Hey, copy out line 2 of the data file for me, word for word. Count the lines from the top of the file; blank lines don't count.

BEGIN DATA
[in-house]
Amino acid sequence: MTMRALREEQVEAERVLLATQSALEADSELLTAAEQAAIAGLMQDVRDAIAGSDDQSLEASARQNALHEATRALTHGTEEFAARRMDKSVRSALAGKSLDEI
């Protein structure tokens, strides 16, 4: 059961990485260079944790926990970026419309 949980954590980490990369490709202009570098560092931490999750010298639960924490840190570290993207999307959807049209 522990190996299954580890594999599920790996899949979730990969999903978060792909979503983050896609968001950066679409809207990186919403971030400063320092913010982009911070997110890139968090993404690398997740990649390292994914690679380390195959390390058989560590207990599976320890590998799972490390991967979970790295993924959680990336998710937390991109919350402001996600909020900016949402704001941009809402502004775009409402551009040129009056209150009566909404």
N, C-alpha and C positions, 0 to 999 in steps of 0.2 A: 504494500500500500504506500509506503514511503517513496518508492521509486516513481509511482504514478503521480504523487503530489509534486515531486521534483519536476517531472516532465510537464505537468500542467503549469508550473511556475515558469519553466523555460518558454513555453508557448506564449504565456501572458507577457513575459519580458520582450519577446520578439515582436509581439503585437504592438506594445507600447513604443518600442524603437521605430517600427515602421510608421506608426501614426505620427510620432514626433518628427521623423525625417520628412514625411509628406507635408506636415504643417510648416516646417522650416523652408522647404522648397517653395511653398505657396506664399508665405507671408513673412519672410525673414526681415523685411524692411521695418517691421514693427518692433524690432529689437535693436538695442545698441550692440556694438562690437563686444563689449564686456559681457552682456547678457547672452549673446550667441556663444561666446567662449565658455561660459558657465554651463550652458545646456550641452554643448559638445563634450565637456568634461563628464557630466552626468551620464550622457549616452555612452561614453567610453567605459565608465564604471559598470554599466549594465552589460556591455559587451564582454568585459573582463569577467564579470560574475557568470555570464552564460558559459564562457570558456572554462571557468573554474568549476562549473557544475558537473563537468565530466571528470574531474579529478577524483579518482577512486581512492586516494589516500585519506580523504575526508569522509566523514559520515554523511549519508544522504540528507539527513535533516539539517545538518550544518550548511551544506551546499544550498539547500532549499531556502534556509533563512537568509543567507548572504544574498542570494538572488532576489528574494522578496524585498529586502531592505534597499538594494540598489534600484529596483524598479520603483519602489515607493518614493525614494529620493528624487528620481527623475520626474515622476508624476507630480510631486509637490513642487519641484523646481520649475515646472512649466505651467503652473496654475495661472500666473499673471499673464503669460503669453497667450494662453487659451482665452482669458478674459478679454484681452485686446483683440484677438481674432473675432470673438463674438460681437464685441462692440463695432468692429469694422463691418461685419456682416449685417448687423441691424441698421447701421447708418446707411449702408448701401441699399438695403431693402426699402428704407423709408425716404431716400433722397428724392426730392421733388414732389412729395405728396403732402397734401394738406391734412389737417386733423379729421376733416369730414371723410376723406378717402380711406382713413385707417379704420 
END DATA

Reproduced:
Amino acid sequence: MTMRALREEQVEAERVLLATQSALEADSELLTAAEQAAIAGLMQDVRDAIAGSDDQSLEASARQNALHEATRALTHGTEEFAARRMDKSVRSALAGKSLDEI